Los Angeles Times

Can simulating evolution on a computer explain our enormous brains?

Compared to the rest of the animal kingdom, the human brain is way out of whack.

Our brains are roughly six times larger than what you would expect for a placental mammal of our stature, scientists say.

And no other animal has a brain as large as ours relative to body size.

So why did humans evolve to have such large brains when other animals did not?

It's a question that evolutionary biologists and anthropologists have been trying to answer for decades.

Our giant brains must have helped our ancestors survive in the African savannah where the first modern humans evolved, but they also came at a metabolic cost.

The human brain represents just

Estás leyendo una vista previa, regístrate para leer más.

Más de Los Angeles Times

Los Angeles Times3 min. leídos
AT&T Under Pressure To Sell DirecTV Amid Heavy Subscriber Losses
LOS ANGELES - Telecommunications giant AT&T is facing mounting pressure from an activist shareholder to pare down its operations by unloading the El Segundo-based satellite television giant DirecTV, which has been reeling from the loss of millions of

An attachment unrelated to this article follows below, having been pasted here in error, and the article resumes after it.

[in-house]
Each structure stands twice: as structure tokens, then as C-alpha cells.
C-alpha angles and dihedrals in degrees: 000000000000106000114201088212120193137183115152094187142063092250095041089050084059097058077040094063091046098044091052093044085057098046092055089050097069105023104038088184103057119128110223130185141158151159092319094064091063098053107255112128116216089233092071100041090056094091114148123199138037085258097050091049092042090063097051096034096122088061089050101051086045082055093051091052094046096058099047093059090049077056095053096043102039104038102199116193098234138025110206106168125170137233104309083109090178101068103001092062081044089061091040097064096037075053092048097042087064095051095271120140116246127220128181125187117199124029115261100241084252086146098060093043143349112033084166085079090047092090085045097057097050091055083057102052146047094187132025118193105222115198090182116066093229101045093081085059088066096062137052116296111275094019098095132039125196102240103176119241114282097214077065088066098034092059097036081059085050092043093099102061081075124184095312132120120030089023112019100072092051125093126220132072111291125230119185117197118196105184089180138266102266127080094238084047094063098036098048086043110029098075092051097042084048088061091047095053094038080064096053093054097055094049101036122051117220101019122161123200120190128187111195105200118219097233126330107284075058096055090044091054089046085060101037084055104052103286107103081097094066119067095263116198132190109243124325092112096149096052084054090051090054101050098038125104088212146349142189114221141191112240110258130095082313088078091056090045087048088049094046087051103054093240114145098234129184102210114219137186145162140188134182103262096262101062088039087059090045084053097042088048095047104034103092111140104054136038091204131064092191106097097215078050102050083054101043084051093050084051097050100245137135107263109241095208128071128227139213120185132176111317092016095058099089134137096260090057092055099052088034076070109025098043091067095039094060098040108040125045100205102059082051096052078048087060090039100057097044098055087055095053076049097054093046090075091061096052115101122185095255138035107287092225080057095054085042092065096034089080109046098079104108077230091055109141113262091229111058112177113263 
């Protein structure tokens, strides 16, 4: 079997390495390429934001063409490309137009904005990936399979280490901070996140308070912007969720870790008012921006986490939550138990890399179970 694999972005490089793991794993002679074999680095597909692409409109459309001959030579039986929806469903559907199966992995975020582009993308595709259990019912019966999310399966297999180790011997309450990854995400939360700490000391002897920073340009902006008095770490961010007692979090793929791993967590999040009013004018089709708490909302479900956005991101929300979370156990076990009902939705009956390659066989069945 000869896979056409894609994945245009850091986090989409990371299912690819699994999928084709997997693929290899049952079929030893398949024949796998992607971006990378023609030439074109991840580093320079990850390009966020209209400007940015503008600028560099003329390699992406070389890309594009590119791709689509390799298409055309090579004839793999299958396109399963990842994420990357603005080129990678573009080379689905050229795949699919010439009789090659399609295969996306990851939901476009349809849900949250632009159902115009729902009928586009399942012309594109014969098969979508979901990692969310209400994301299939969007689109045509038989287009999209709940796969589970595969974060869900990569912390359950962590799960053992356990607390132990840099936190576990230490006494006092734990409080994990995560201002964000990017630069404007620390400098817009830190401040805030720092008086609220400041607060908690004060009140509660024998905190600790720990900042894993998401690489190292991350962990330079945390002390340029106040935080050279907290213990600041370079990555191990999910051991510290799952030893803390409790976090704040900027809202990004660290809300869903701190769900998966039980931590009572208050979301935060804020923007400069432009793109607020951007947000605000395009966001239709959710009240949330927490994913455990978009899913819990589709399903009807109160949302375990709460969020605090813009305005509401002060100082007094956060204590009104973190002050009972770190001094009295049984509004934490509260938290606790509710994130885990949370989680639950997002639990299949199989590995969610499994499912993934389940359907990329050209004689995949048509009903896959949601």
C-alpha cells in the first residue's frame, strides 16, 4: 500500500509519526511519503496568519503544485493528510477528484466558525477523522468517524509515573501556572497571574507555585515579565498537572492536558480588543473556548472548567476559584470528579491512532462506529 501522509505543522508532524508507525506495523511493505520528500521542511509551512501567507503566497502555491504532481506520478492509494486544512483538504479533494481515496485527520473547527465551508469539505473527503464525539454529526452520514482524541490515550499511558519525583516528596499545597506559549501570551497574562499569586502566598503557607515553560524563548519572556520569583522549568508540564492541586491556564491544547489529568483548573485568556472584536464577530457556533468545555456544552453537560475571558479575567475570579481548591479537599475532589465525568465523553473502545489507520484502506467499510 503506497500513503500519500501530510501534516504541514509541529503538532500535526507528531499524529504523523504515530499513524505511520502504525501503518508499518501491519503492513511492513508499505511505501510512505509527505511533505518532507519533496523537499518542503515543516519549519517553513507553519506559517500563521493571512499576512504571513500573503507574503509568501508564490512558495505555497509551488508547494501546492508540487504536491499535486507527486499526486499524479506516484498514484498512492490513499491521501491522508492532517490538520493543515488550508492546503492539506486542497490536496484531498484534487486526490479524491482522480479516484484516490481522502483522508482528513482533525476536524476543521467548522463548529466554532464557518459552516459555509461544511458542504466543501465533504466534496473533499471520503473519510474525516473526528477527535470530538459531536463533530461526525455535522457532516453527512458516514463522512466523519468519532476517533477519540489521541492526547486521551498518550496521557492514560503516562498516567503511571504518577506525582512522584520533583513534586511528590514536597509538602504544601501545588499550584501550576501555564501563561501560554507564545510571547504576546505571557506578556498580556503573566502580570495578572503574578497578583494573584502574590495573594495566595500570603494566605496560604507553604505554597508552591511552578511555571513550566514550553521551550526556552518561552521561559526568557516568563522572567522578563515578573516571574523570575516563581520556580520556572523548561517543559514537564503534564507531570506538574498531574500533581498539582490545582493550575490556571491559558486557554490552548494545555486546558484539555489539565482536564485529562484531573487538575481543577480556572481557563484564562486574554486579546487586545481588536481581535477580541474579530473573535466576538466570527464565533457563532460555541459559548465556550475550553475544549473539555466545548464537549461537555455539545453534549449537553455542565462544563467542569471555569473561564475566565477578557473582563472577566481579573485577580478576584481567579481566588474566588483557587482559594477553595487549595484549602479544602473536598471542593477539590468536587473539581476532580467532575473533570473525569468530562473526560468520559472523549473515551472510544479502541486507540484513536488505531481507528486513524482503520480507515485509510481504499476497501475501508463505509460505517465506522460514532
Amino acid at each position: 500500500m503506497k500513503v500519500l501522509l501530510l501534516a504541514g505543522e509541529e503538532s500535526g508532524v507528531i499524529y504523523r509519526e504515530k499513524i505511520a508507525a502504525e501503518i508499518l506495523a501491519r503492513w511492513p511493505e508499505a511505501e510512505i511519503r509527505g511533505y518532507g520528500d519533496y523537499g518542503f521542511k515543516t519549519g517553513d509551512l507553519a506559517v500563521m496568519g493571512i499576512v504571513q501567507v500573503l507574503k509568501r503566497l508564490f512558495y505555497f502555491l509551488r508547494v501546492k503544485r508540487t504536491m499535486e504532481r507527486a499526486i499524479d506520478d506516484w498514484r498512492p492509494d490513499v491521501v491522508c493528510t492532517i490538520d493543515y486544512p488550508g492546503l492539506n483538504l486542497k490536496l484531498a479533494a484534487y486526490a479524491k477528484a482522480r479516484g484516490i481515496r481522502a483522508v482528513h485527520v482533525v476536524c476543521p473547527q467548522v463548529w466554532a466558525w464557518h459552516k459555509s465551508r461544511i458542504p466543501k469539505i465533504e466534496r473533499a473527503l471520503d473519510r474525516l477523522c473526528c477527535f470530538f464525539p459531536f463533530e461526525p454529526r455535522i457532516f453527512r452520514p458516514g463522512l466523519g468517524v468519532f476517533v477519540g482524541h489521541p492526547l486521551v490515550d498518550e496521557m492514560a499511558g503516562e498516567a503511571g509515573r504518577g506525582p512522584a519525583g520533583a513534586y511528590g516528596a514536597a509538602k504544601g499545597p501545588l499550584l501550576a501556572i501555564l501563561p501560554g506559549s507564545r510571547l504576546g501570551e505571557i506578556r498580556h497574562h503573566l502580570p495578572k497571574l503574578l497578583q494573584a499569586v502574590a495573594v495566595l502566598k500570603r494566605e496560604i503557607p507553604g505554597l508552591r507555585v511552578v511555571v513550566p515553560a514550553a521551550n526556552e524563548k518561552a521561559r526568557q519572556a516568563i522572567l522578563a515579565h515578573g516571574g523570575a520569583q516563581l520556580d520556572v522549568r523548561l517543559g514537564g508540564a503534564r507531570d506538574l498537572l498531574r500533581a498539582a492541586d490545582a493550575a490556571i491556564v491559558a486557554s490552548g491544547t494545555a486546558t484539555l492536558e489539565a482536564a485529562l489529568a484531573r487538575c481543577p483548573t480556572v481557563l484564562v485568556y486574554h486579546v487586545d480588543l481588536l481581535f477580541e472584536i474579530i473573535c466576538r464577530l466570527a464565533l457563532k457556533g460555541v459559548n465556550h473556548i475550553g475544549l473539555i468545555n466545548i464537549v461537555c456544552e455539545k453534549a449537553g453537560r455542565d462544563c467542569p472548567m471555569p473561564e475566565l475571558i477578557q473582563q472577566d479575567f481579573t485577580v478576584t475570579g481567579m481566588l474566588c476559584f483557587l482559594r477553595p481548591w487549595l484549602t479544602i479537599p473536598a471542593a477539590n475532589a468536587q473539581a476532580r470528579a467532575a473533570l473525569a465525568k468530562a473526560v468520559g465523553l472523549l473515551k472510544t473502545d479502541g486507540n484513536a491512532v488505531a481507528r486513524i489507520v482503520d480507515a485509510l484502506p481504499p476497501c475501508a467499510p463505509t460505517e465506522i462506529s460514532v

Los Angeles Times5 min. leídos
Minority Contractors Claiming To Be 'Native American' To Undergo Nationwide Review
Federal, state and local authorities are intensifying scrutiny of minority contracting programs across the country in the wake of a Los Angeles Times investigation that found that companies received more than $300 million in government contracts base
Los Angeles Times4 min. leídos
After Week 2 Quarterback Crunch, Chargers' Philip Rivers Counts Blessings, Consecutive Starts
COSTA MESA, Calif. - His dependability is such that, over the last 13-plus seasons, the only thing as guaranteed to start a Chargers game has been the coin toss. On Sunday, Philip Rivers will make his 211th consecutive regular-season start and 222nd